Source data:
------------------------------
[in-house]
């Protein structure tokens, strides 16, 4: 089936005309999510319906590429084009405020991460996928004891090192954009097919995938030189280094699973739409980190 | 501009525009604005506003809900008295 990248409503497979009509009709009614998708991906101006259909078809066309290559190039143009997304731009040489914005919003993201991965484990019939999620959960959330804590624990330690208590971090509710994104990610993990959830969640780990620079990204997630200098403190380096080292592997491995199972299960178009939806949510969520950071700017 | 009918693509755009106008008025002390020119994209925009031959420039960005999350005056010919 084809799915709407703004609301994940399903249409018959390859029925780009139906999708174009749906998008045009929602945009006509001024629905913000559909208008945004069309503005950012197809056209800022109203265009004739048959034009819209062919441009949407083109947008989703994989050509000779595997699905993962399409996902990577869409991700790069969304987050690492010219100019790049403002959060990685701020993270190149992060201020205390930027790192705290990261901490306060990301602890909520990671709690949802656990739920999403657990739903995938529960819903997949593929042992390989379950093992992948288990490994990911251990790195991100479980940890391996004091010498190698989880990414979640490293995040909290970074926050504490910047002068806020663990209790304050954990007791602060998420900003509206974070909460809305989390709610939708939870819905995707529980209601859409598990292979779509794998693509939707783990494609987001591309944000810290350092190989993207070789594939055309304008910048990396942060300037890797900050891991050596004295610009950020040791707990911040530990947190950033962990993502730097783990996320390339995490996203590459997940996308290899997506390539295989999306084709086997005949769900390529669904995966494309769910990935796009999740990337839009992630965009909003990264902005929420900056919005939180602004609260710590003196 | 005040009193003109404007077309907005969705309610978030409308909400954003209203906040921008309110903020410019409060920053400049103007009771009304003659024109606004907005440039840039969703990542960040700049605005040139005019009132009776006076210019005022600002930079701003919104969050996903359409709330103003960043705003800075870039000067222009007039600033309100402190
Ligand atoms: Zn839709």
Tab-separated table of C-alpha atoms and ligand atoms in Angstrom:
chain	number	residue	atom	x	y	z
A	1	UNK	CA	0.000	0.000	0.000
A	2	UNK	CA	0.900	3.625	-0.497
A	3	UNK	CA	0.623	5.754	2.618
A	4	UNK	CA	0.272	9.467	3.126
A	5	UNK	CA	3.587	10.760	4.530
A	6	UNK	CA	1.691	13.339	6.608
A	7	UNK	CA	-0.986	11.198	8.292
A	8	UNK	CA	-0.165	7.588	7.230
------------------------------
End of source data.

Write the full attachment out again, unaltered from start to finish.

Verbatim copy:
[in-house]
């Protein structure tokens, strides 16, 4: 089936005309999510319906590429084009405020991460996928004891090192954009097919995938030189280094699973739409980190 | 501009525009604005506003809900008295 990248409503497979009509009709009614998708991906101006259909078809066309290559190039143009997304731009040489914005919003993201991965484990019939999620959960959330804590624990330690208590971090509710994104990610993990959830969640780990620079990204997630200098403190380096080292592997491995199972299960178009939806949510969520950071700017 | 009918693509755009106008008025002390020119994209925009031959420039960005999350005056010919 084809799915709407703004609301994940399903249409018959390859029925780009139906999708174009749906998008045009929602945009006509001024629905913000559909208008945004069309503005950012197809056209800022109203265009004739048959034009819209062919441009949407083109947008989703994989050509000779595997699905993962399409996902990577869409991700790069969304987050690492010219100019790049403002959060990685701020993270190149992060201020205390930027790192705290990261901490306060990301602890909520990671709690949802656990739920999403657990739903995938529960819903997949593929042992390989379950093992992948288990490994990911251990790195991100479980940890391996004091010498190698989880990414979640490293995040909290970074926050504490910047002068806020663990209790304050954990007791602060998420900003509206974070909460809305989390709610939708939870819905995707529980209601859409598990292979779509794998693509939707783990494609987001591309944000810290350092190989993207070789594939055309304008910048990396942060300037890797900050891991050596004295610009950020040791707990911040530990947190950033962990993502730097783990996320390339995490996203590459997940996308290899997506390539295989999306084709086997005949769900390529669904995966494309769910990935796009999740990337839009992630965009909003990264902005929420900056919005939180602004609260710590003196 | 005040009193003109404007077309907005969705309610978030409308909400954003209203906040921008309110903020410019409060920053400049103007009771009304003659024109606004907005440039840039969703990542960040700049605005040139005019009132009776006076210019005022600002930079701003919104969050996903359409709330103003960043705003800075870039000067222009007039600033309100402190
Ligand atoms: Zn839709």
Tab-separated table of C-alpha atoms and ligand atoms in Angstrom:
chain	number	residue	atom	x	y	z
A	1	UNK	CA	0.000	0.000	0.000
A	2	UNK	CA	0.900	3.625	-0.497
A	3	UNK	CA	0.623	5.754	2.618
A	4	UNK	CA	0.272	9.467	3.126
A	5	UNK	CA	3.587	10.760	4.530
A	6	UNK	CA	1.691	13.339	6.608
A	7	UNK	CA	-0.986	11.198	8.292
A	8	UNK	CA	-0.165	7.588	7.230